Fiction Saturday – “And Pull The Hole… Chapter 36 Continued
Chapter 36 Continued
Outside, the sun was beginning to go down and an offshore breeze was finally cutting through the hot and hectic city. The shopping-mad tourists were heading home and the drinking-mad tourists were arriving. The mood in Tijuana was changing, like it did everyday at this time, from commercial cordiality to alcoholic depravity. The zebra-painted donkeys that pulled small carts along the avenidas so tourists could have some unusual pictures to take home to Iowa, were being replaced by other donkeys for another kind of entertainment that Tijuana was famous for.
Far away from the tourists, Laura sat with Davis, sipping iced coffees, inside a warehouse made of LA garage doors, waiting to descend into a tunnel underneath the barricaded Mexico-U.S. border.
While their host was away getting a refill, Davis set his coffee down on the floor next to his chair and looked at Laura. Her face showed a deep exhaustion. He’d loved her since the day they met, but now he also admired her courage and her insistence on surviving on her terms.
“Where do you want to live,” he asked her, “after this is all over?”
She closed her eyes and sighed.
“Thank you for asking that,” she said with a weary smile. “I need to think about the future. This craziness is going to end at some point and then I want to get old and fat with you. I don’t think we can go back to San Francisco, Davis. I’m sorry. With the Feds still looking for me—us, now,” she corrected, “we’re going to have to keep a very low profile. Do you have any ideas about where we can go?” She sipped at her coffee.
“Have you ever been to Idaho?” he asked.
“Idaho? I’m not even sure where that is exactly. I’m a girl from New Jersey. Potatoes, right?”
“Yes, potatoes,” he laughed softly. “I went there a couple of years ago on vacation. It’s beautiful and filled with folks who mind their own business and don’t ask a lot of questions.”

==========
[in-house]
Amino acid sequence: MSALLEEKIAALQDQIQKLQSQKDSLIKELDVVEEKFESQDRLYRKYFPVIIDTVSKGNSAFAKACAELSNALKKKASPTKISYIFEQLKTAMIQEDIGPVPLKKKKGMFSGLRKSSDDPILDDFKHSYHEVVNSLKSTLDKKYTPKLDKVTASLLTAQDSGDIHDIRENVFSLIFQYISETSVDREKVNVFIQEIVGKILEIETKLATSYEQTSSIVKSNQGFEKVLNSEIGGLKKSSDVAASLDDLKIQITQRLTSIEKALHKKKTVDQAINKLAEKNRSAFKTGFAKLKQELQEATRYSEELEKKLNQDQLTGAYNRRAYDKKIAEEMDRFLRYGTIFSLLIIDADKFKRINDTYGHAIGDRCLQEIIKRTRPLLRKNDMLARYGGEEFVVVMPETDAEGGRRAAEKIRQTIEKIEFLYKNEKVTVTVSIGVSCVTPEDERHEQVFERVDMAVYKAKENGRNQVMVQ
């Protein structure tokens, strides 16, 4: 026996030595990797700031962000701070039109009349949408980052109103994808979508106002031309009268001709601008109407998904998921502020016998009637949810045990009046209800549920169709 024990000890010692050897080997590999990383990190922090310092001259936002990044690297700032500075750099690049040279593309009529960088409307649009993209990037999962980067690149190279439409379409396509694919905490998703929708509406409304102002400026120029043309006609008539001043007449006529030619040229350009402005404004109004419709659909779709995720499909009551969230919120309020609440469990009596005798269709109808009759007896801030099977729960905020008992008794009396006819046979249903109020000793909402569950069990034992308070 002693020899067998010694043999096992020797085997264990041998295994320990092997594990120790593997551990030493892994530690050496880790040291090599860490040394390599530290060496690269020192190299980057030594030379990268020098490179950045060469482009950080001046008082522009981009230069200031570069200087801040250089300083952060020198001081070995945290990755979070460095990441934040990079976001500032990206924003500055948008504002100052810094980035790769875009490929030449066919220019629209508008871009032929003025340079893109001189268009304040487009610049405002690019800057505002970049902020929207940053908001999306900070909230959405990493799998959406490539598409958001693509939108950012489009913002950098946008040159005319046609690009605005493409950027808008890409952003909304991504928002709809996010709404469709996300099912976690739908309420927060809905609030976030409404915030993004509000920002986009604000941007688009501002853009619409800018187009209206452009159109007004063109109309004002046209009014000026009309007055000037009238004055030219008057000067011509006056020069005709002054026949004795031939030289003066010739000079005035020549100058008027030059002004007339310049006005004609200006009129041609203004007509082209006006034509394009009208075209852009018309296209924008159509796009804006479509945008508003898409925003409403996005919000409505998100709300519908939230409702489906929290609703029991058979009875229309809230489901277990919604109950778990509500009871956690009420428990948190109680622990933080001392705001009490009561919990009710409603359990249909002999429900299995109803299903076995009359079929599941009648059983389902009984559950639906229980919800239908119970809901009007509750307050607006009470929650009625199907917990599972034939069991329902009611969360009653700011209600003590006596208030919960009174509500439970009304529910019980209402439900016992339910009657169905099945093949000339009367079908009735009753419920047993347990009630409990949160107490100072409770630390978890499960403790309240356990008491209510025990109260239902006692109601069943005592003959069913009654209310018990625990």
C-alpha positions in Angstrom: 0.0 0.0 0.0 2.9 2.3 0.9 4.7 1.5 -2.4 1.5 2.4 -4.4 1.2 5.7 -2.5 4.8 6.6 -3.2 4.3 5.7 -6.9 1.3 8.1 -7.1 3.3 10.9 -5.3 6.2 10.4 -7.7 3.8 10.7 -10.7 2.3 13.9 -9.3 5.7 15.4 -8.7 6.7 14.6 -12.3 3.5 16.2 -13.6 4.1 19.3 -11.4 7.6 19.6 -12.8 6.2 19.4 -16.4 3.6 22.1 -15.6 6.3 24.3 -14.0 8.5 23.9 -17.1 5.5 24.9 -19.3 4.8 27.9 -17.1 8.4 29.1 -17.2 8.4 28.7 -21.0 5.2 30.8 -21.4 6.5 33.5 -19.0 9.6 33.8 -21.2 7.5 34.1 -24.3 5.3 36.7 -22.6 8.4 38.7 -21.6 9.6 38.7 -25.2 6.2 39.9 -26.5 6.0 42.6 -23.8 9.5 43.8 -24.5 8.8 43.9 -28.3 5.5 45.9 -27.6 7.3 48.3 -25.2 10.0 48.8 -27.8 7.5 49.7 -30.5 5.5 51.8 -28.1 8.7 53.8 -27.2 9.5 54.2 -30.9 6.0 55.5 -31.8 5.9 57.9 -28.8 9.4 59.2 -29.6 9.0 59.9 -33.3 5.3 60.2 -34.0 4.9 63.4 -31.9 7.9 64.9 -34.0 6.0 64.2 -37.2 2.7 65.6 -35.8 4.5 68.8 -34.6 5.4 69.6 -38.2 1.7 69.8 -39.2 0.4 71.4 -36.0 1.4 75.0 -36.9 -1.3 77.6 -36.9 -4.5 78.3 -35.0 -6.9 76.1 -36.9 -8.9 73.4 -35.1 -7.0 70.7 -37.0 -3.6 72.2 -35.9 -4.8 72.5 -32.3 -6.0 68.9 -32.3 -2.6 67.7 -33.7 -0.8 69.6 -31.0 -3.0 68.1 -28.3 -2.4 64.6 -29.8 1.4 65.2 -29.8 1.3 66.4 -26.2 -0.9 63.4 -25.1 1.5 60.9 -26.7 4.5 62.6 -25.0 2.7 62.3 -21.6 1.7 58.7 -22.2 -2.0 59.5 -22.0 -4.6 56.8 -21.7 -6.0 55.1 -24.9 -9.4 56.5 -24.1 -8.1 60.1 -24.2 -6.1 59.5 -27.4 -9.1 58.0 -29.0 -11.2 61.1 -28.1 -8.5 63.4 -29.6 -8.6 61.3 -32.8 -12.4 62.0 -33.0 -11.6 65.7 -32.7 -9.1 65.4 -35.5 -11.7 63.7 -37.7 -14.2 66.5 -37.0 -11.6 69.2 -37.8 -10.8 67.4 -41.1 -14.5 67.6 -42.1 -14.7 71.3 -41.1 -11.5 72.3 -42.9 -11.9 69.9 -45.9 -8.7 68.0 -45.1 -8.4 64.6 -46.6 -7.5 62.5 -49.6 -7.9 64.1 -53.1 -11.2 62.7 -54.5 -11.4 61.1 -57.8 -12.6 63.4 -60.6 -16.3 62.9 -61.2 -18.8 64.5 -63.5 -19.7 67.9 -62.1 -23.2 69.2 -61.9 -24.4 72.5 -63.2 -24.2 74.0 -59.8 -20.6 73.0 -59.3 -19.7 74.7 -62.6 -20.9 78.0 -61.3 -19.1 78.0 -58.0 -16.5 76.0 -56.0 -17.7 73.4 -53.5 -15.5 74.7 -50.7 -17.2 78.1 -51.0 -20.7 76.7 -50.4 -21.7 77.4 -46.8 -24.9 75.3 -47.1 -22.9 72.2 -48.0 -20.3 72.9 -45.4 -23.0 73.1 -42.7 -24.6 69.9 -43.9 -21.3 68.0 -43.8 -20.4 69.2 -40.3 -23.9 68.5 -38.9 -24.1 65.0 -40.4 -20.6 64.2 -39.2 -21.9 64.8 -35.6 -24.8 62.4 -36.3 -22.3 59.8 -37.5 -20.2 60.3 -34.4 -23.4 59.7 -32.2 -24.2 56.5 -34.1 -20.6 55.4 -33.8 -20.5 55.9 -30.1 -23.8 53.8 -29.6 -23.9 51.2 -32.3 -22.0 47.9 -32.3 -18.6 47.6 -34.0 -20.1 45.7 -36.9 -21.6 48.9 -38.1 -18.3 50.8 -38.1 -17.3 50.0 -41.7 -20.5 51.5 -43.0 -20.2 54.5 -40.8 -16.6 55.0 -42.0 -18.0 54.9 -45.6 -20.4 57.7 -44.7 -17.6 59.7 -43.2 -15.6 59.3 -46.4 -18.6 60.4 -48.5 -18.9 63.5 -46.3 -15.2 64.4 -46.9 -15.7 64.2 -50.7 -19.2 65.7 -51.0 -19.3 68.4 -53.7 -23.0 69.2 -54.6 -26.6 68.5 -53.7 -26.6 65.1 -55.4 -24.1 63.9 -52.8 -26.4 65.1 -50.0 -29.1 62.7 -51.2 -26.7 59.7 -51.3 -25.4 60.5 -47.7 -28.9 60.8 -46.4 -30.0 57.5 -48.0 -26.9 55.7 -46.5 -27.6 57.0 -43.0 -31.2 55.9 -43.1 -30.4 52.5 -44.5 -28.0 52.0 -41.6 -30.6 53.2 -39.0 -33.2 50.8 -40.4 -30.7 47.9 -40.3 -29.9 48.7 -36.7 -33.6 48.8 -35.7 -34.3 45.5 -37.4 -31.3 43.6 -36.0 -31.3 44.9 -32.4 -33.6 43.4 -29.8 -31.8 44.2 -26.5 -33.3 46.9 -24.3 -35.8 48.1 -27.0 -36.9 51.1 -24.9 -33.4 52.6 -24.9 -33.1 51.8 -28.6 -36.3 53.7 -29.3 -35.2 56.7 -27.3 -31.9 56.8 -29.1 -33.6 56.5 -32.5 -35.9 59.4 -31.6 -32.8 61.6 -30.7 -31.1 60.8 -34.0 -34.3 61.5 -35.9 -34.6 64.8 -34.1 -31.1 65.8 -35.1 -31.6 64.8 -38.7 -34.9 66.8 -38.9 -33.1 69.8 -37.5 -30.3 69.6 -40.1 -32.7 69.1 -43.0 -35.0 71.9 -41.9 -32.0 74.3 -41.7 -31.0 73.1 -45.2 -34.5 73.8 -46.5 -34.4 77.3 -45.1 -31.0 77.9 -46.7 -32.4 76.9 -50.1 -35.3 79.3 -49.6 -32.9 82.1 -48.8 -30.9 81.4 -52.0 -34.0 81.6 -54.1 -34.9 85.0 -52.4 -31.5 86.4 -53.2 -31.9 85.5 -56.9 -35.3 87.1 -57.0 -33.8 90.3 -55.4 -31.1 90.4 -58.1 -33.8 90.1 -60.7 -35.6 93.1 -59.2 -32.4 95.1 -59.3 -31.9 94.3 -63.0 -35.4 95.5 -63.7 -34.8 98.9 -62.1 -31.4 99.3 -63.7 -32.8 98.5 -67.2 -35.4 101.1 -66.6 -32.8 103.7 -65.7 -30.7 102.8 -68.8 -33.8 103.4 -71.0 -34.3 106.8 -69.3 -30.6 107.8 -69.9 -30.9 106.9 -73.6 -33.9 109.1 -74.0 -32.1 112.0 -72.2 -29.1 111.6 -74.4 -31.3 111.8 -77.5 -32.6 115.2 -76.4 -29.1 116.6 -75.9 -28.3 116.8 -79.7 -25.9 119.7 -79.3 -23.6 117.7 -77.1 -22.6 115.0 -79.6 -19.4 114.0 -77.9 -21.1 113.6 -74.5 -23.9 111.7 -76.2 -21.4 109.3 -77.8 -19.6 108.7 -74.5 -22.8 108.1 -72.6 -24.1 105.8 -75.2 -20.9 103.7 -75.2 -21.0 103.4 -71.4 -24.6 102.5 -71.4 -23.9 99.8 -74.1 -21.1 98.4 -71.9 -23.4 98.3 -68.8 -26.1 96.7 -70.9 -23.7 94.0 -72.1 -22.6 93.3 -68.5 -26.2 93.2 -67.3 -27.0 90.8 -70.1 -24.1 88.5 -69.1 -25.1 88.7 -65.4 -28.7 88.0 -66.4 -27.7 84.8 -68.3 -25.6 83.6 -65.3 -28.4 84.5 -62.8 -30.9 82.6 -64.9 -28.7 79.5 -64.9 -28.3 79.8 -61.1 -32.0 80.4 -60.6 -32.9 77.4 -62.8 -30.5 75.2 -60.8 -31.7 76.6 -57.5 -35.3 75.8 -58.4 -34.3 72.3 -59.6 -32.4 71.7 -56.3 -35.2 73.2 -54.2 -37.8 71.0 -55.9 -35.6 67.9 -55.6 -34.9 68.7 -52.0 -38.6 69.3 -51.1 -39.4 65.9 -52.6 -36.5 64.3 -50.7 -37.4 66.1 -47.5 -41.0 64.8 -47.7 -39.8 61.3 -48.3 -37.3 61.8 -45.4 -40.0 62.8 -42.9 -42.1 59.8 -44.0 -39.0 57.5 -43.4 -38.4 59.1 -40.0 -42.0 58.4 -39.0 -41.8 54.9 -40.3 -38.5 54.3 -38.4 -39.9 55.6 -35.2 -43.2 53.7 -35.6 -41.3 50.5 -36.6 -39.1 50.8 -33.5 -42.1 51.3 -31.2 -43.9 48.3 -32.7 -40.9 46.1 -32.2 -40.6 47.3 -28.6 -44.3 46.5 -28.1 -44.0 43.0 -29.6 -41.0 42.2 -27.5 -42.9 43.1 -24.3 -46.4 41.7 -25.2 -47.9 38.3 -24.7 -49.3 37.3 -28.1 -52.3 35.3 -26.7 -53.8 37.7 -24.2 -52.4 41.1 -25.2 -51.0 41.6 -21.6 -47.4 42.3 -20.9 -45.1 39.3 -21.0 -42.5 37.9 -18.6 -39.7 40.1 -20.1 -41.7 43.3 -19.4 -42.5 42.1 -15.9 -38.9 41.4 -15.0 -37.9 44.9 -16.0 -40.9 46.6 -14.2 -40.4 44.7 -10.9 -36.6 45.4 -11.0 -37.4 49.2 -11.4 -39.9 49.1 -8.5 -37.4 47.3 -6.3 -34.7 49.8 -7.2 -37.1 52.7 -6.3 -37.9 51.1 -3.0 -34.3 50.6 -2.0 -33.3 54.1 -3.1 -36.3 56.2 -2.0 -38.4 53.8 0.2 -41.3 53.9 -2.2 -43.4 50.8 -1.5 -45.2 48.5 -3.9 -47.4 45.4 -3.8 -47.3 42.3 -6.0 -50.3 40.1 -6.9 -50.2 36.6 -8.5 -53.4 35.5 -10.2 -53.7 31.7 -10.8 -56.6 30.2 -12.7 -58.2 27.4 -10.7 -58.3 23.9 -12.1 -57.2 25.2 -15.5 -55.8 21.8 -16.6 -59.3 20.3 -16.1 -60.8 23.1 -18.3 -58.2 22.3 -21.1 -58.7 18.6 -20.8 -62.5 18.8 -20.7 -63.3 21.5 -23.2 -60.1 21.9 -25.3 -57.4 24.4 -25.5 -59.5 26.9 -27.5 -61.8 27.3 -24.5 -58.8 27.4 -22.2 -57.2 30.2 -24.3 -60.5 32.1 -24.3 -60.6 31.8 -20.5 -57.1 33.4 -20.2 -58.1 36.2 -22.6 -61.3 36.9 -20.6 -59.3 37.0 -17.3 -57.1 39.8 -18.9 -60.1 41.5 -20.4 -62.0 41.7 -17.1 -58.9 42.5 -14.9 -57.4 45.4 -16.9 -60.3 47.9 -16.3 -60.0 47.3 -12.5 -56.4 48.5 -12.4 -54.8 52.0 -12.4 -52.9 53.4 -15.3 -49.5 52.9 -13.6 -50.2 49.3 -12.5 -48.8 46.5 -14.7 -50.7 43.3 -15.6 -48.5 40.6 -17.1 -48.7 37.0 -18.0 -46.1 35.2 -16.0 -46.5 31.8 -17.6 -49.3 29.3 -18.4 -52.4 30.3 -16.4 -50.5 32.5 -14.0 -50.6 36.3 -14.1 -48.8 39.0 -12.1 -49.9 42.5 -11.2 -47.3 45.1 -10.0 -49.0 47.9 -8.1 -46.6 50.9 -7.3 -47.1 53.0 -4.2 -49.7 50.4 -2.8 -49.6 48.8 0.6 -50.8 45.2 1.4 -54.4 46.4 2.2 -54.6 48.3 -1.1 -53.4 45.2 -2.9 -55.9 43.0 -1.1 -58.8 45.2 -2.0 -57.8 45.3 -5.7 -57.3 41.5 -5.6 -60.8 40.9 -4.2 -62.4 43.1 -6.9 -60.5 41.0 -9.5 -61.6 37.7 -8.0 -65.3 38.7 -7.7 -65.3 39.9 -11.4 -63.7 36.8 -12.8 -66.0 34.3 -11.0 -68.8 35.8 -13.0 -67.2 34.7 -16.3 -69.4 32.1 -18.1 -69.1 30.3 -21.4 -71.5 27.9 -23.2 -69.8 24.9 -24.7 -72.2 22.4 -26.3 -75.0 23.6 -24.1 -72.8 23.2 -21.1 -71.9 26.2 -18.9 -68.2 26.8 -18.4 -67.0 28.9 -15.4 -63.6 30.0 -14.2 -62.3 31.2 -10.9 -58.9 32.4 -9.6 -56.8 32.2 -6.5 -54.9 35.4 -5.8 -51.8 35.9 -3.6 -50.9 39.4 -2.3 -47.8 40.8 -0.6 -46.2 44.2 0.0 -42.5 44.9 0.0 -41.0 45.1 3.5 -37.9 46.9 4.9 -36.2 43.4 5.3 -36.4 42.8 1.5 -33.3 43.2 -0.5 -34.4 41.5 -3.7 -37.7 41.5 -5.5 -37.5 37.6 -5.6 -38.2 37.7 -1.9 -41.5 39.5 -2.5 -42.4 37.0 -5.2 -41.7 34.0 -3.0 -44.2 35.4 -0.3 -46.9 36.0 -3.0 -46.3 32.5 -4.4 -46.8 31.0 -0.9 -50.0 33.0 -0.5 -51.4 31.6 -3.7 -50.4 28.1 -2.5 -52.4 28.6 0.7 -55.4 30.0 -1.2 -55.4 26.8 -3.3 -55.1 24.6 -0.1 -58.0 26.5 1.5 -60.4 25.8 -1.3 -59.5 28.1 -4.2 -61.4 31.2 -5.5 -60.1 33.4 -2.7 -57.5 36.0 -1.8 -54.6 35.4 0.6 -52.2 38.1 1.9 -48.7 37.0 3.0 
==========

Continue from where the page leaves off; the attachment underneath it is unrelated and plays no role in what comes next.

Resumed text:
“Idaho? Filled with folks you say?” She sipped at her coffee, enjoying its coolness. “Do they sell these things there?”
The smile on his face was the one with which she had fallen in love.
“Yes, they sell these things in Idaho.” He was exhausted, but knew it was going to be a while before he would get any rest.
“Then Idaho is fine with me,” Laura said. “But let’s get through this tunnel first.”
From behind them, they heard a sharp whistle. Laura looked around and saw Lizard Boy waving, beckoning them to come over to the metal shed.
“C’mon, I think it’s time to go,” she said.
Lawrence Paxton walked slowly through the small plaza at the San Ysidro border crossing. He looked at the shattered windows of the McDonald’s and at the gouges in the facing of the Customs building. The ambulances were gone now and evidence collectors were literally crawling everywhere, scraping together the minutiae of the chaos, trying to find the order in it all.
Judging from the bloodstains on the pavement, it would be impossible to determine who had won this battle. Based on the body bags it was pretty much of a dead heat.
Paxton had already spoken with the surviving agents to try to get some sense of what had happened.